Most people know heritage when they see it. We travel to towns and cities to admire historic buildings. We visit museums to see artifacts from cultures past and present. But there are other ways history is passed down that are harder to hold onto and to recognize, even though they’re a daily part of life. They belong to what we call intangible heritage. As you can probably guess, language is a form of intangible heritage. It’s about so much more than spelling and grammar. Unfortunately, just like our historic buildings and natural environments, languages can disappear forever. This Research Centre and integrated Museum is part of a growing, global effort to preserve and celebrate languages and to educate the public about them. The mission is to promote all of the languages spoken in India. It’s a challenge, but it’s an important one.
The project critically looks into the center as typology and tries to redefine it by subverting the relationship between the subject (the visitor) and object (the display). Envisioned as a museum cum cultural hub/community center, Linguistic Labyrinth organizes itself around the subjects (the visitors) as opposed to objects (the display).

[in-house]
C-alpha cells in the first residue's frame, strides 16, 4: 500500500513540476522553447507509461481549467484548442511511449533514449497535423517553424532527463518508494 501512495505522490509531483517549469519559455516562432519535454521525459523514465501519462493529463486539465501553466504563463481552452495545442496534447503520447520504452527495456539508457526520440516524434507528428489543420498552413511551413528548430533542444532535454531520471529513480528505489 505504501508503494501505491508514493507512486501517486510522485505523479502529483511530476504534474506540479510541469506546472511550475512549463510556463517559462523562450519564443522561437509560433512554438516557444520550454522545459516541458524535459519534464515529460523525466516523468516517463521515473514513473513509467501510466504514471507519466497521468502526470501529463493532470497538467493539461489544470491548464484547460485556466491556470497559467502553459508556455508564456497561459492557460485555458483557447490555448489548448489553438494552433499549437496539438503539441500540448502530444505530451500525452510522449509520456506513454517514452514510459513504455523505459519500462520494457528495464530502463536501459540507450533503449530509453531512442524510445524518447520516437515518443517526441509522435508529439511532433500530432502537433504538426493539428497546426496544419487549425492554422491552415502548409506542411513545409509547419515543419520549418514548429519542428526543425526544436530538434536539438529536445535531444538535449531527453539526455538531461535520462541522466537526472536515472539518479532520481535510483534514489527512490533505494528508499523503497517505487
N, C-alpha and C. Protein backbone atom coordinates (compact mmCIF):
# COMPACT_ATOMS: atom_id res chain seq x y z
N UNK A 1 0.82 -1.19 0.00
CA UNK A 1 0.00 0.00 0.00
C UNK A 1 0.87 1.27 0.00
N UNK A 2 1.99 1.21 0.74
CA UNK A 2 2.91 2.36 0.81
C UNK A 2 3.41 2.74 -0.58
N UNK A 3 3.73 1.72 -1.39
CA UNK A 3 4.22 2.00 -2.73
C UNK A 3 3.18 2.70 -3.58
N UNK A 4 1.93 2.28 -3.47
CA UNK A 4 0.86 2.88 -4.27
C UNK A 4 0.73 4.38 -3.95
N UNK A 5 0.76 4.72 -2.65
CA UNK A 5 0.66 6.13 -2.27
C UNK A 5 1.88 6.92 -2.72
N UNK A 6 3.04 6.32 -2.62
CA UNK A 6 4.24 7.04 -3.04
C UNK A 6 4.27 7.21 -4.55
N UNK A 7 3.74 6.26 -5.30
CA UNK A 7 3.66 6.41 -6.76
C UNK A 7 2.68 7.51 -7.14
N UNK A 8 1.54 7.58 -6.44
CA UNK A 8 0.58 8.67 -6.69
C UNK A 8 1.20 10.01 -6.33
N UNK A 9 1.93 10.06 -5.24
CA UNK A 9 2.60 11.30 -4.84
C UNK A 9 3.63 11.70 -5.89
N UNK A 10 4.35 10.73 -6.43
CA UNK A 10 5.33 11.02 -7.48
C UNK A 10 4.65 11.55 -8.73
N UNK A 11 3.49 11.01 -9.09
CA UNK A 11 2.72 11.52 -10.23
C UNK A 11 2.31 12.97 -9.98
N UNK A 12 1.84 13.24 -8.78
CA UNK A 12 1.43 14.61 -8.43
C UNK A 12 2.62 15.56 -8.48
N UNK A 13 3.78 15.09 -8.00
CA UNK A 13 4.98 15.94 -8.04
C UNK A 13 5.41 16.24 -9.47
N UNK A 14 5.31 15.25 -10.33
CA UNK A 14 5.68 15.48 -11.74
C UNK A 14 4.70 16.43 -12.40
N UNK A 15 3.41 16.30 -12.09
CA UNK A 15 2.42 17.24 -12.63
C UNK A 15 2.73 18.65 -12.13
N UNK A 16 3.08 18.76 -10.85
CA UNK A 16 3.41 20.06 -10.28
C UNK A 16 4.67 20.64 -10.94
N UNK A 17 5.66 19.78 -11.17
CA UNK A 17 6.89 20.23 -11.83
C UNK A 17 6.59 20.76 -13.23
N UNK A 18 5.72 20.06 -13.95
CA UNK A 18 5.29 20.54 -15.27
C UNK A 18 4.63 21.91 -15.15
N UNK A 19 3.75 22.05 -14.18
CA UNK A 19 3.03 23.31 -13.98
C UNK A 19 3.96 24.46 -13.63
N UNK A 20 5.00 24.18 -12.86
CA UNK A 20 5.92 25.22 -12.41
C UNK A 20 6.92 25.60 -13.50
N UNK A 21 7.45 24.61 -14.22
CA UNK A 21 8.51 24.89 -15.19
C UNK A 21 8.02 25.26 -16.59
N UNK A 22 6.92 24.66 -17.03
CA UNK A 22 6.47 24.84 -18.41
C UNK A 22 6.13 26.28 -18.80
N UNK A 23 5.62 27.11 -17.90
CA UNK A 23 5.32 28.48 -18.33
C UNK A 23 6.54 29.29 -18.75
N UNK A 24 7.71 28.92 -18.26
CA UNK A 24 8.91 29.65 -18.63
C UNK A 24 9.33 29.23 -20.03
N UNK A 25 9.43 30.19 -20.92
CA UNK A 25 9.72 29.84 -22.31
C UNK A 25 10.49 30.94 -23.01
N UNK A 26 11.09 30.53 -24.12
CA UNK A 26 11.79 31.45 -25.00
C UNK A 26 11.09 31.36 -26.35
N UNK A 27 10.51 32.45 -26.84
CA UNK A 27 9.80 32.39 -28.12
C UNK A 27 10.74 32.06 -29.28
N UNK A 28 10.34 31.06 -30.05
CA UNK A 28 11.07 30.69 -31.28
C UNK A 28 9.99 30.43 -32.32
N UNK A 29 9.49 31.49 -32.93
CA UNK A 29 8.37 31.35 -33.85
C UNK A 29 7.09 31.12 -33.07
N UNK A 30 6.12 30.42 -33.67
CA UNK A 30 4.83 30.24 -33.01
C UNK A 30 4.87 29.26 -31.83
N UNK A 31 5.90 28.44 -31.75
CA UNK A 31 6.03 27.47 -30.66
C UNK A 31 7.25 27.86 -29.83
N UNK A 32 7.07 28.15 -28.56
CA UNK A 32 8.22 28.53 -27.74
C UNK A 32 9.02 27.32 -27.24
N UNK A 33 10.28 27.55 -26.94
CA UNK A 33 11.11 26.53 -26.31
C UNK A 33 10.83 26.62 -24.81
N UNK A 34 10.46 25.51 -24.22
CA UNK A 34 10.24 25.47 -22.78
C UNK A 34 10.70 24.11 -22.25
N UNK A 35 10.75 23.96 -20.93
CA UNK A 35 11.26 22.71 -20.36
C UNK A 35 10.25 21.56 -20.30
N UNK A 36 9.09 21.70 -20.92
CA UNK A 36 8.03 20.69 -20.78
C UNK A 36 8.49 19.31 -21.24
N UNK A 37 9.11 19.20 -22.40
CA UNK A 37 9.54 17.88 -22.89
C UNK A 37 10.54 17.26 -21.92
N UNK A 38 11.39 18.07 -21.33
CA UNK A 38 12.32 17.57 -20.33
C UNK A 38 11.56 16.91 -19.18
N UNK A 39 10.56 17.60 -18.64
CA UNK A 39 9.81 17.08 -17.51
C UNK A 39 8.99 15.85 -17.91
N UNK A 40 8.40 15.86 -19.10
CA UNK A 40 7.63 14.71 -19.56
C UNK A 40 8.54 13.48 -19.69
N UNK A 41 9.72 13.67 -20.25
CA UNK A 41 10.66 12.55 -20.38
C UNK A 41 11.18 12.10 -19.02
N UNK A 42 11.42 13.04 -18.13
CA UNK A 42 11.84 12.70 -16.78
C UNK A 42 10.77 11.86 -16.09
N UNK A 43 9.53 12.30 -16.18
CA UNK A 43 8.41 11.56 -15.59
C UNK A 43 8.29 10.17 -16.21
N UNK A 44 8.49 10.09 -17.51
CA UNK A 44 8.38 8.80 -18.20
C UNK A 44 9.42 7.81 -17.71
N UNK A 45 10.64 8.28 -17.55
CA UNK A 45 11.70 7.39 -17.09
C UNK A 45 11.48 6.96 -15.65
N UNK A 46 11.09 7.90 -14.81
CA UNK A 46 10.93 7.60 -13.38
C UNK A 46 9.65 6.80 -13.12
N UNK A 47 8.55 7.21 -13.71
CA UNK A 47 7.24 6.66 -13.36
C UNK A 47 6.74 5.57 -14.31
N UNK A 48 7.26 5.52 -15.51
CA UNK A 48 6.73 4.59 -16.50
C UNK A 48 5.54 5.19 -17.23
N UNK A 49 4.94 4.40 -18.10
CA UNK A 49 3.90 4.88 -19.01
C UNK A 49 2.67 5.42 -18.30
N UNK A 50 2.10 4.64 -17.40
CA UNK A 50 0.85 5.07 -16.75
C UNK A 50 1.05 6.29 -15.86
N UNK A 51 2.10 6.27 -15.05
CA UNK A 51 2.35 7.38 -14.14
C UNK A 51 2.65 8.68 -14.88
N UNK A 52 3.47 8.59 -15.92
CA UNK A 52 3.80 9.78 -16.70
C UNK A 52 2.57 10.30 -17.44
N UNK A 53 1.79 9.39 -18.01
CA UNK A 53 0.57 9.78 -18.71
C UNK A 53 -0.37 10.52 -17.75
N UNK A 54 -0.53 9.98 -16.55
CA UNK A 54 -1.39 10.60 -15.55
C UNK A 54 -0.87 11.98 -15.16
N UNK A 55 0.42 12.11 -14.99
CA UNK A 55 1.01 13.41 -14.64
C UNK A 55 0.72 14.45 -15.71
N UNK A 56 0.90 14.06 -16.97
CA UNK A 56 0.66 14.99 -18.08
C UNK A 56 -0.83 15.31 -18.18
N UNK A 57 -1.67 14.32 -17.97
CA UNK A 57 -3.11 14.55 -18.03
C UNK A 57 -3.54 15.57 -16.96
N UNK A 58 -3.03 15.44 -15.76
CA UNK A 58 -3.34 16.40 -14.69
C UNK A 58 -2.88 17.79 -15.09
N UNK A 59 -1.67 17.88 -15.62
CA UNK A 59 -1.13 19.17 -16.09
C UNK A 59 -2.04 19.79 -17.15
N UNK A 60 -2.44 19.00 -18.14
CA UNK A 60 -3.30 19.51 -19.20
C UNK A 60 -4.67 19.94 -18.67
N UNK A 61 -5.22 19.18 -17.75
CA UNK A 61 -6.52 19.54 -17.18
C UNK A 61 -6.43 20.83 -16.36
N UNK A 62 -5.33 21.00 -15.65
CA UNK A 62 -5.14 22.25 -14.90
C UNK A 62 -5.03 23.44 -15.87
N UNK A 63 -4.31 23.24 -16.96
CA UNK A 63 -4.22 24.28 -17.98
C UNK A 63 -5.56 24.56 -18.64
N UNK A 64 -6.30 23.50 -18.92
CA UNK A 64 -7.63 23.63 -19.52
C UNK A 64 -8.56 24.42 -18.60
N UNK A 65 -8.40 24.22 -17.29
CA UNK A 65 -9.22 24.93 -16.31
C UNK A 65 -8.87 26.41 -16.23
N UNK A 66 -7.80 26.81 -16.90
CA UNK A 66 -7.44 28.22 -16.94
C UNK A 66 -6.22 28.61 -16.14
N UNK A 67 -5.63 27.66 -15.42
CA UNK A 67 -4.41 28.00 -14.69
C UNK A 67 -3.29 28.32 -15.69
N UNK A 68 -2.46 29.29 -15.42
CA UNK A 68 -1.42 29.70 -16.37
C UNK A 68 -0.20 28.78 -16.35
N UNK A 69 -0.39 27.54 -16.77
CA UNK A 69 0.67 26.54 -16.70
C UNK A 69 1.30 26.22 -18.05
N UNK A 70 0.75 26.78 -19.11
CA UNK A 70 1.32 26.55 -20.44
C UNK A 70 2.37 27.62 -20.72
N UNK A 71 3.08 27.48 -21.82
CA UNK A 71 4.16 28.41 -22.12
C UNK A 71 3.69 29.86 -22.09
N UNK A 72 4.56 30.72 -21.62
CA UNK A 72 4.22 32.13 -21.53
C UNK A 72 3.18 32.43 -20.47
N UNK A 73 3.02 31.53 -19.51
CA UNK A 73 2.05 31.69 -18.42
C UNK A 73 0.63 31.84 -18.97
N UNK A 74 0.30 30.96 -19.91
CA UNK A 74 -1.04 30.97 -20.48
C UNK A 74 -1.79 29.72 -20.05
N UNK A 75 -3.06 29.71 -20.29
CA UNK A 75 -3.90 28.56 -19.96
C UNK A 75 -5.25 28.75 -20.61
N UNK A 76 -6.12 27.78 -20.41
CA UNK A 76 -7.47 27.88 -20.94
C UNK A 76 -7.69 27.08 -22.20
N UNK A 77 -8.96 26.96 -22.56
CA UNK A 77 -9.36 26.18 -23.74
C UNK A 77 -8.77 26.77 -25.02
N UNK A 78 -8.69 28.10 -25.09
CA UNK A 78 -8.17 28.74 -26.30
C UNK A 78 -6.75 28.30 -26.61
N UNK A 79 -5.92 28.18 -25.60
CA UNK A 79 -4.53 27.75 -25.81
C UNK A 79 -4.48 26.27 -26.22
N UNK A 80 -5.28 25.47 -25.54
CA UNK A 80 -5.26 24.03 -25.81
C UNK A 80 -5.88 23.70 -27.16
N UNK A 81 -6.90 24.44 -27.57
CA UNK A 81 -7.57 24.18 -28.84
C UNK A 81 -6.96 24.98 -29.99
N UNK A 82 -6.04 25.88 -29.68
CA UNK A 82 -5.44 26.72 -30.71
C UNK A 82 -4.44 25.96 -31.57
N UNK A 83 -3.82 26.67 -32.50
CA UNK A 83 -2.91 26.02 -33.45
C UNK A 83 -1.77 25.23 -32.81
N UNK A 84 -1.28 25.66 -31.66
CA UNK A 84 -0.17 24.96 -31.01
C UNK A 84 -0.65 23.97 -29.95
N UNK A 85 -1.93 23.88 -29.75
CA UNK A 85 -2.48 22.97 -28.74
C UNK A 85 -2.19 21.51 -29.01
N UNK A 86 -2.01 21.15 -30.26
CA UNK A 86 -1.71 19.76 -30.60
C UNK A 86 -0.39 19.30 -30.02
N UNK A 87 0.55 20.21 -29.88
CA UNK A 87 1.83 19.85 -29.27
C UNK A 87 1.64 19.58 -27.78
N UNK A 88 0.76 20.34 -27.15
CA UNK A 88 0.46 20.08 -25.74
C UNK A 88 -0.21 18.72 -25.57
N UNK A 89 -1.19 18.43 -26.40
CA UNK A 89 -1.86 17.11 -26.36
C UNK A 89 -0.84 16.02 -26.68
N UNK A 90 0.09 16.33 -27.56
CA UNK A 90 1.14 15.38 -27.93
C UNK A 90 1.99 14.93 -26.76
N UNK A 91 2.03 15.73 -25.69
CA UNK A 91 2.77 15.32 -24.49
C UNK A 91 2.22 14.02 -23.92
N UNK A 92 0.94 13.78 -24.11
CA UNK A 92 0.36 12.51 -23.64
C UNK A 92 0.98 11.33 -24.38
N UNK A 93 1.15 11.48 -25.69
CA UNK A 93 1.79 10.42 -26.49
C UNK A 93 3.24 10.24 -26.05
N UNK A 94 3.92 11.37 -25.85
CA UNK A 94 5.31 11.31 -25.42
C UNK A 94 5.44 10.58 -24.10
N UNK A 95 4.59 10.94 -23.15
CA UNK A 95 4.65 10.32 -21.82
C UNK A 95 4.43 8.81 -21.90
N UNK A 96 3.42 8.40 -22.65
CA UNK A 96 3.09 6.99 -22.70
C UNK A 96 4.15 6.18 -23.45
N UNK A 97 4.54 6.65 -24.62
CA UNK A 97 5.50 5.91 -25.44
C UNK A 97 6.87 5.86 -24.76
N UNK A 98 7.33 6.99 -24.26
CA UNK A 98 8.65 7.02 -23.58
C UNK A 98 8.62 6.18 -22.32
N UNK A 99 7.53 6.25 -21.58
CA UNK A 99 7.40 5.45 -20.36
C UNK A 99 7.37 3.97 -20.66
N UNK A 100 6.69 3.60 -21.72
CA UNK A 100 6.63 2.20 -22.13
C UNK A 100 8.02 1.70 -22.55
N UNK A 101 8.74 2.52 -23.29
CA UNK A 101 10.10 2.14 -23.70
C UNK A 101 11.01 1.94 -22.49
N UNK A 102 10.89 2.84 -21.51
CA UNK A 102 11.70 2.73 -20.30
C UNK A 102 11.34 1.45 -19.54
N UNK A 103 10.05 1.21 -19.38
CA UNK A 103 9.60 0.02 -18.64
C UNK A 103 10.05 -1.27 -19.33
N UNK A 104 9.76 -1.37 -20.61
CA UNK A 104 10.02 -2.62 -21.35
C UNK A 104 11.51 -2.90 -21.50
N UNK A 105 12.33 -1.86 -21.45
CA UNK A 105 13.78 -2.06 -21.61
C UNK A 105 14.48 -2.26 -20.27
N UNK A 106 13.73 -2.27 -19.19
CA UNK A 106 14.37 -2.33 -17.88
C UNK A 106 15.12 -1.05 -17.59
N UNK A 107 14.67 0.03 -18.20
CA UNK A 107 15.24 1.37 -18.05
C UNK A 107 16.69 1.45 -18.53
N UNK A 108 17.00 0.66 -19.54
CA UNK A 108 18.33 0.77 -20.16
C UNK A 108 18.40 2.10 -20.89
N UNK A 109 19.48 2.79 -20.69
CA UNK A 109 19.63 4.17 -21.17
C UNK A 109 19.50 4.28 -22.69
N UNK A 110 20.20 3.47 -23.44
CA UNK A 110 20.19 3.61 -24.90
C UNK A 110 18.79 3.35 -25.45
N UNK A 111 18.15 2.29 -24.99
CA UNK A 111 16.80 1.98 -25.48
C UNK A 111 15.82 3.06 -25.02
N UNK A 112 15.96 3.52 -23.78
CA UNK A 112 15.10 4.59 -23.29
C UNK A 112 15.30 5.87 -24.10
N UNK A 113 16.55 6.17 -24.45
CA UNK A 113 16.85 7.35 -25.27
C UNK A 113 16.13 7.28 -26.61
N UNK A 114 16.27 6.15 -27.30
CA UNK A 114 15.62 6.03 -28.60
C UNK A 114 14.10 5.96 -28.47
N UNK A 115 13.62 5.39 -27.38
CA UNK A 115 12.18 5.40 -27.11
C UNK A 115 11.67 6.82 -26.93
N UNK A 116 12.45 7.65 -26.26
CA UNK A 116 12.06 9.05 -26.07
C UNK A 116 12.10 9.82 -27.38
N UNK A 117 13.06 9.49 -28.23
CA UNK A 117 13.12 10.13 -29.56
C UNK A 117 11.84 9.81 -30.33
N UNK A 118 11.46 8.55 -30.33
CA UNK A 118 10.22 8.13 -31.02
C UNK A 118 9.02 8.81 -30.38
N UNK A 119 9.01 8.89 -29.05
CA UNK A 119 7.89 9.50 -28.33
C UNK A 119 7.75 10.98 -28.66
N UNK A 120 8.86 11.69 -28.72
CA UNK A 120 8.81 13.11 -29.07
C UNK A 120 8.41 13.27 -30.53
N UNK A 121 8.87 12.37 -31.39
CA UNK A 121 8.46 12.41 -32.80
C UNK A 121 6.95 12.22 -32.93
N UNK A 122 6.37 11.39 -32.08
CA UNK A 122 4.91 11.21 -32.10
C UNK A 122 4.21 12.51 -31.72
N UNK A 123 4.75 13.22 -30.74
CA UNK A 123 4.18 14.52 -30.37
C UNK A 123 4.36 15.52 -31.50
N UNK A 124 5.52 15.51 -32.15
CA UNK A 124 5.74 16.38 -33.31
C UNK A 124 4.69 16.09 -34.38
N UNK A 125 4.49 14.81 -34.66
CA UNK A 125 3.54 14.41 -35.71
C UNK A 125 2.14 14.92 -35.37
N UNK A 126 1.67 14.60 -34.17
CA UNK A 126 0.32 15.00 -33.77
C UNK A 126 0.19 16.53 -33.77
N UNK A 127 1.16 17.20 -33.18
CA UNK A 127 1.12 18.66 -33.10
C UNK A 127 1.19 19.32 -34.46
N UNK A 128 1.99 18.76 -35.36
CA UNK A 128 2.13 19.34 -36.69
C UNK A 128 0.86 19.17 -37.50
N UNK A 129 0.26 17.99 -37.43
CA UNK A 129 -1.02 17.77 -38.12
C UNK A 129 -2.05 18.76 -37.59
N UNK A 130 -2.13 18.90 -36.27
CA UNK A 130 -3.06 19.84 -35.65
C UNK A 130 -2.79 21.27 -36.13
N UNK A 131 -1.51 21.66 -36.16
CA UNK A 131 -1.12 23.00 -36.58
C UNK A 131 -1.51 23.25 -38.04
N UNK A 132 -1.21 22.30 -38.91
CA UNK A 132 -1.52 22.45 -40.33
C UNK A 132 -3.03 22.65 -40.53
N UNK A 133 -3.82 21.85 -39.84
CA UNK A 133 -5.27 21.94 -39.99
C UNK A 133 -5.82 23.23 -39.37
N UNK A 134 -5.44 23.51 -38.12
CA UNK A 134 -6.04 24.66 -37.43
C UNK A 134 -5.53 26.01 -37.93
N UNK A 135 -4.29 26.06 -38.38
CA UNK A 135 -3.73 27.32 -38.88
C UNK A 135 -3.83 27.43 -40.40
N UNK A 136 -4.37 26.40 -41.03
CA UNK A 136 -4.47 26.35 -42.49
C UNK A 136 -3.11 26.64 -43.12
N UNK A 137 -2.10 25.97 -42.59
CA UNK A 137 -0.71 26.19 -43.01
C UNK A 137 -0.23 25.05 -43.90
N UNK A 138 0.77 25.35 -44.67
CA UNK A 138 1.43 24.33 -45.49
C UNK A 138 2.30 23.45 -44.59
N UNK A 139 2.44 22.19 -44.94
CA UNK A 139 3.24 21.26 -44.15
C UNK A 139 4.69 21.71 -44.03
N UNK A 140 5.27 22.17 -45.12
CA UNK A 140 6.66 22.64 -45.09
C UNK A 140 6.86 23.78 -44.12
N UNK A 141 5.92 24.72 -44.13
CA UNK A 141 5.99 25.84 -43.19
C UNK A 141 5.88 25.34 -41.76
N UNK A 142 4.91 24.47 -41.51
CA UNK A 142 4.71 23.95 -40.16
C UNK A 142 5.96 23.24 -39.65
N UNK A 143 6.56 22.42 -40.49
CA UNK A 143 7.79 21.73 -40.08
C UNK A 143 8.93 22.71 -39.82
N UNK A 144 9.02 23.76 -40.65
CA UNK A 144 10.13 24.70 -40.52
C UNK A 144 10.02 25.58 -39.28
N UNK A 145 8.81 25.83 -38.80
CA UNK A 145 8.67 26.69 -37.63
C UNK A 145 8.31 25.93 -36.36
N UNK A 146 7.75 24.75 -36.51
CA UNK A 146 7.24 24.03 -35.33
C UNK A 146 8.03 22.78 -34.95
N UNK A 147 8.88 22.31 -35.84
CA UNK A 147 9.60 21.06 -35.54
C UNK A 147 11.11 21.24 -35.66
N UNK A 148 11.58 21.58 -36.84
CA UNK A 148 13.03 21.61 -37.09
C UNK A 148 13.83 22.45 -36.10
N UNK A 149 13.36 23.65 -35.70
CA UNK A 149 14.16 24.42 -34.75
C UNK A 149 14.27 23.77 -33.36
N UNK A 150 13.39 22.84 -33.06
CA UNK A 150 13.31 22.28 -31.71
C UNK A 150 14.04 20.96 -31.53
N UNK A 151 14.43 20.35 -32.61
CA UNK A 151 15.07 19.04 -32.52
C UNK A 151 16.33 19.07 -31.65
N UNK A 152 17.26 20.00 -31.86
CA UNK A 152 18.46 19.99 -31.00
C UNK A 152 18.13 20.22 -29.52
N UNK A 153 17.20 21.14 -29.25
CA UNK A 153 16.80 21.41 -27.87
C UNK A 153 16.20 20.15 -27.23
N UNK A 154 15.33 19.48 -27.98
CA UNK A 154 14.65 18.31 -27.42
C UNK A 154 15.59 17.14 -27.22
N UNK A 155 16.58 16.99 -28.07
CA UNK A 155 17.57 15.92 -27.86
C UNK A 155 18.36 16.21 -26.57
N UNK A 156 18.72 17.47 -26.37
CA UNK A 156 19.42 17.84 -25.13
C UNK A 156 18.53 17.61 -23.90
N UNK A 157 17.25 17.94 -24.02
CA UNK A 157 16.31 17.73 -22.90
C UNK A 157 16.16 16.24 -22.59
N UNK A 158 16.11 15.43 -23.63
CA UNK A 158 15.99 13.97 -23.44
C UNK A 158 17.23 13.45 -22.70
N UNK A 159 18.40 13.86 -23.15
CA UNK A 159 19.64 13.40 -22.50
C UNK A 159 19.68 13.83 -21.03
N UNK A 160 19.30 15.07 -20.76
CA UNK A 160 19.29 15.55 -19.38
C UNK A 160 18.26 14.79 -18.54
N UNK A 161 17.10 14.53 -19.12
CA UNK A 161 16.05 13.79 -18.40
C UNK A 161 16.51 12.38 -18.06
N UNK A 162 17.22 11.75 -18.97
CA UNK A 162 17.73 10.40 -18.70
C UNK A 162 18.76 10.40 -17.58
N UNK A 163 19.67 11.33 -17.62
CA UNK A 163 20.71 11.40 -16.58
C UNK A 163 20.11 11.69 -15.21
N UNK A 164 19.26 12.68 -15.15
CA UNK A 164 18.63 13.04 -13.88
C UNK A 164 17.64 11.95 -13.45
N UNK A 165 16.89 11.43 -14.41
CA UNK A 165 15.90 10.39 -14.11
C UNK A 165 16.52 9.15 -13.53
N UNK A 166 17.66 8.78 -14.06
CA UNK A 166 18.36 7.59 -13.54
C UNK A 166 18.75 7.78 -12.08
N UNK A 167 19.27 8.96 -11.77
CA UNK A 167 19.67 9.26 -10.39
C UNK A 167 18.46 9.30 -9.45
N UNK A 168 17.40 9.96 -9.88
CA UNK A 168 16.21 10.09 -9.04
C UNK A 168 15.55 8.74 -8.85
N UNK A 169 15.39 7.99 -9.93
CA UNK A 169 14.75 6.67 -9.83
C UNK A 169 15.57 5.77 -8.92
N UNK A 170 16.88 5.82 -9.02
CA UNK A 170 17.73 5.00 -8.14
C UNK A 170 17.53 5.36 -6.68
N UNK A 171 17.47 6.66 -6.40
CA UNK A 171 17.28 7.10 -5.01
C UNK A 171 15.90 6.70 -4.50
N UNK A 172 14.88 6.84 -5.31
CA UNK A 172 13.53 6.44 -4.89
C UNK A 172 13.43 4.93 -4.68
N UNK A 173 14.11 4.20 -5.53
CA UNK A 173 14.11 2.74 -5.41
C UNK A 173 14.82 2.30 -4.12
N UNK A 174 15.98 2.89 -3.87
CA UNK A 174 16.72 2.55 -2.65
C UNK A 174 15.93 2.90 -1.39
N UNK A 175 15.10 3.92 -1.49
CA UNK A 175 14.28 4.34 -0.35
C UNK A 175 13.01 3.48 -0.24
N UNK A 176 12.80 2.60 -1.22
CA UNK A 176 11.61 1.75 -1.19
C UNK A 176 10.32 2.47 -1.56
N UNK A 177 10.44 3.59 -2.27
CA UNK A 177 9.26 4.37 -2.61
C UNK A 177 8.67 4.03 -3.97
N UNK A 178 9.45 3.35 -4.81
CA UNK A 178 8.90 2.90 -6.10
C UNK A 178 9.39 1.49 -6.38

Coming to the building, the spaces from the ground up to the 2nd-floor area of interactive nature and the lower ground is dedicated for the exhibits and archival activities. The overall arrangement of the program on the site and volumetric placement takes its cues from the historical development of the language. The basement houses permanent galleries of language, divided as per the genetic classification of language into families and a dedicated space for the archive. The first floor takes the second level of language engagement that is the focused speech. This level has an auditorium and seminar rooms. The top level of the museum houses the most advanced form of language, the written script. This floor is dedicated to a library with audiovisual facilities and learning centers. The central symbolising human brain covers an informal sitting area of the library dedicated to the formal discussions in an informal setting and generation and sharing of ideas. The communal space is followed by the the exhibition space where temporary display of physical aspects would be showcased. The way to the private section or the library upstairs or the learning sector is also through the exhibition space. The whole library and the stack racks are arranged in a broken continuous flow for avoiding any kind of negative space or dark corners.